There has been widespread praise and critique of neo-liberal policies and their effect on the international economy, particularly with respect to widening inequality, suppression of developing economies and contribution to financial crisis due to destabilizing capital flows. This paper will contrast the implied positive effects of neo-liberalism from a Keynesian perspective against a Marxist analysis which suggests such economic liberalism merely changes the time intervals and severity of inevitable boom and bust cycles of capitalism and as such makes no permanent progression in the global economy.
Displacement of the Keynesian welfare state policy approach was embedded in end of the long boom. Rising worker militancy and diminishing
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This is despite the fact OECD countries real wages have grown at only 1-2% since 1980 compared with 3-5% 30 years prior. The critical flaw with Dollar and Kraay’s assessment is that they focus on rapidly industrializing economies, which are drawing the majority of their growth from unused factors of production. Neo-liberal policies have indeed led to global segmentation, in which regional trading blocs have formed and inhibit developing economies ability to grow through heavy subsidization and commodity dumping.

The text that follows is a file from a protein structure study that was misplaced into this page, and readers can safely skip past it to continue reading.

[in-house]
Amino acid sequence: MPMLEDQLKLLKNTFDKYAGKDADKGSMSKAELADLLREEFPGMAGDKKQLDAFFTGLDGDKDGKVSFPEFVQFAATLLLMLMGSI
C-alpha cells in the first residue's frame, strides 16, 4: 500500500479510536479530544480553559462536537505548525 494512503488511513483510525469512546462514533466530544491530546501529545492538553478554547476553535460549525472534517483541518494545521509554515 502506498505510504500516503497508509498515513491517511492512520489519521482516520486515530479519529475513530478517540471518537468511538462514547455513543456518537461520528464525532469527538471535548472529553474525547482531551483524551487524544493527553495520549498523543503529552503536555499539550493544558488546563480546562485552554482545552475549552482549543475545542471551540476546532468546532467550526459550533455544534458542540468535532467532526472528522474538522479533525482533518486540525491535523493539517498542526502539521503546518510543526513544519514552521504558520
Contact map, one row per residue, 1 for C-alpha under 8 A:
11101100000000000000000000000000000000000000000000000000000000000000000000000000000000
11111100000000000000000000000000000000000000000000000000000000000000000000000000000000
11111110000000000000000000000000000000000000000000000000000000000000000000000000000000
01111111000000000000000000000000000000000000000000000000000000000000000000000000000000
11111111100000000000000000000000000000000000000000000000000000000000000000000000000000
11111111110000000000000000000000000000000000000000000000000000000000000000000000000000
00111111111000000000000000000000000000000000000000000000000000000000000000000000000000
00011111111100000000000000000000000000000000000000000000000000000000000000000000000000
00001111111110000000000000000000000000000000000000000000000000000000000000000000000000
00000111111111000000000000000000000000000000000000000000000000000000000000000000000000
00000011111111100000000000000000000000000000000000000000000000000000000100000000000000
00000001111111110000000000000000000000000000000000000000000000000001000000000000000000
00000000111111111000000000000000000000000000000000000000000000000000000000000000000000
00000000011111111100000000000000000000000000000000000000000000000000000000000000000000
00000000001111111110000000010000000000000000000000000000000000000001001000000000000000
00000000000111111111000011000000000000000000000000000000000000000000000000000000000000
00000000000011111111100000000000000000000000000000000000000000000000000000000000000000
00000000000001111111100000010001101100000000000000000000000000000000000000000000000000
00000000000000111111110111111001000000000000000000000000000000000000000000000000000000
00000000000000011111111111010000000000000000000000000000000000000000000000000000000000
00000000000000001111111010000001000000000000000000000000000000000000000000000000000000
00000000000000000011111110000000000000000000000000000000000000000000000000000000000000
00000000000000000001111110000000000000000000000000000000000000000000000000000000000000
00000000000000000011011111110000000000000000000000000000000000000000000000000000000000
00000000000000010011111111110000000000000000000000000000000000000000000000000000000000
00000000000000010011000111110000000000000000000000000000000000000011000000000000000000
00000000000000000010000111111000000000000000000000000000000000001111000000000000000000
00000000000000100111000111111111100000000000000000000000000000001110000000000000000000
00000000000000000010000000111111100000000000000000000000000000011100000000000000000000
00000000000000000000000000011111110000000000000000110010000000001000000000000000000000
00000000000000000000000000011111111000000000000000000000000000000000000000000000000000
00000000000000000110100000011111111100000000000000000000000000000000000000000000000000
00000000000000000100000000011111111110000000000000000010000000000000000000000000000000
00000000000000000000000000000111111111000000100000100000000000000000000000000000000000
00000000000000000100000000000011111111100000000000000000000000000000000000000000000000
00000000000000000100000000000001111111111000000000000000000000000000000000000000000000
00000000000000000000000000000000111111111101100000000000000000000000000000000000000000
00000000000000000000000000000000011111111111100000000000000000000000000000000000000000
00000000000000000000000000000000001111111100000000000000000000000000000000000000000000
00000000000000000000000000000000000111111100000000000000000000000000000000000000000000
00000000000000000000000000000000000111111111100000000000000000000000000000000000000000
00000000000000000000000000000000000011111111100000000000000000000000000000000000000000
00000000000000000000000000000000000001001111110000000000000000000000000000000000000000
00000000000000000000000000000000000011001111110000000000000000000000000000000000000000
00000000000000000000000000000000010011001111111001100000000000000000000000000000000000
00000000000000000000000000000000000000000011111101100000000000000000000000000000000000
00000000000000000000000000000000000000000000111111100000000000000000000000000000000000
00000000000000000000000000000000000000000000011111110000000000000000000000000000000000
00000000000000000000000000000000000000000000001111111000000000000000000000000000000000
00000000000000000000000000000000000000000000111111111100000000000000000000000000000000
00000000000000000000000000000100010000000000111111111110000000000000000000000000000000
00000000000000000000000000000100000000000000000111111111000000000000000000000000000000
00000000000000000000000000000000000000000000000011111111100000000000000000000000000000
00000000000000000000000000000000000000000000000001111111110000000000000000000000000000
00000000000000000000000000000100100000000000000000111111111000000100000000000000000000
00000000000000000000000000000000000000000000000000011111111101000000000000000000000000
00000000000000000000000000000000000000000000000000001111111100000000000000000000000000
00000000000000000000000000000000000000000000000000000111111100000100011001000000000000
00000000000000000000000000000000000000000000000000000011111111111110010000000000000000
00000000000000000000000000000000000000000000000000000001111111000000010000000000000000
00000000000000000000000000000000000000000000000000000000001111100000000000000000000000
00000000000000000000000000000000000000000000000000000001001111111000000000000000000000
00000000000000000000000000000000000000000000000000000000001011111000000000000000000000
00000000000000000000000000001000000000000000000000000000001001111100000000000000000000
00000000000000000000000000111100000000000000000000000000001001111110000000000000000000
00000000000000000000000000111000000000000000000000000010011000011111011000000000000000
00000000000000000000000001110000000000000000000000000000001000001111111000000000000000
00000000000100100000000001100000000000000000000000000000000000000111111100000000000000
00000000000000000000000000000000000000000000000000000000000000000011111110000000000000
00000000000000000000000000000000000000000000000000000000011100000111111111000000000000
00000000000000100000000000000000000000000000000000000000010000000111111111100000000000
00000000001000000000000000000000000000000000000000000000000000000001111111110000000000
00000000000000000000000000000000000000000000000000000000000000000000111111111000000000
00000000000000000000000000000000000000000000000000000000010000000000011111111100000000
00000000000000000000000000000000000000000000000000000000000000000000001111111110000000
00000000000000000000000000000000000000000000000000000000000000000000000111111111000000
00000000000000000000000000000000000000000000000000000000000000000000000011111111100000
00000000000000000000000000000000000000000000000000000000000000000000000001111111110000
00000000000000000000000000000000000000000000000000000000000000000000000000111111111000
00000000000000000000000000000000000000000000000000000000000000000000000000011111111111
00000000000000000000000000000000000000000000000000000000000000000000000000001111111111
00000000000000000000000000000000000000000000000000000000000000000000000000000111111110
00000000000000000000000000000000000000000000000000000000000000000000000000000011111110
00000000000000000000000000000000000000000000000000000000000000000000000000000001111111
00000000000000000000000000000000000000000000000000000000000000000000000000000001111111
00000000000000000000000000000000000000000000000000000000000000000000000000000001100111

The main instrument in which the neo-liberal state has been created is through wage repression. In Australia this was achieved by the incomes accord and partial indexation. Dismantling of trade unions and off-shoring were introduced and whilst this reduced costs of inputs, they had the consequence of reducing effective demand which could only be propped up by the creation of the credit economy. This itself created a new problem, one in which over-accumulation undermines the stability of the global economy through speculative bubbles. The problems of over-investment and its instability are compounded by deregulation of financial markets, in which ‘hot money’ is free to flow across borders rapidly such as exemplified in the Asian financial crisis in 1997. During the crisis, the International Monetary Fund advised those countries to increase interest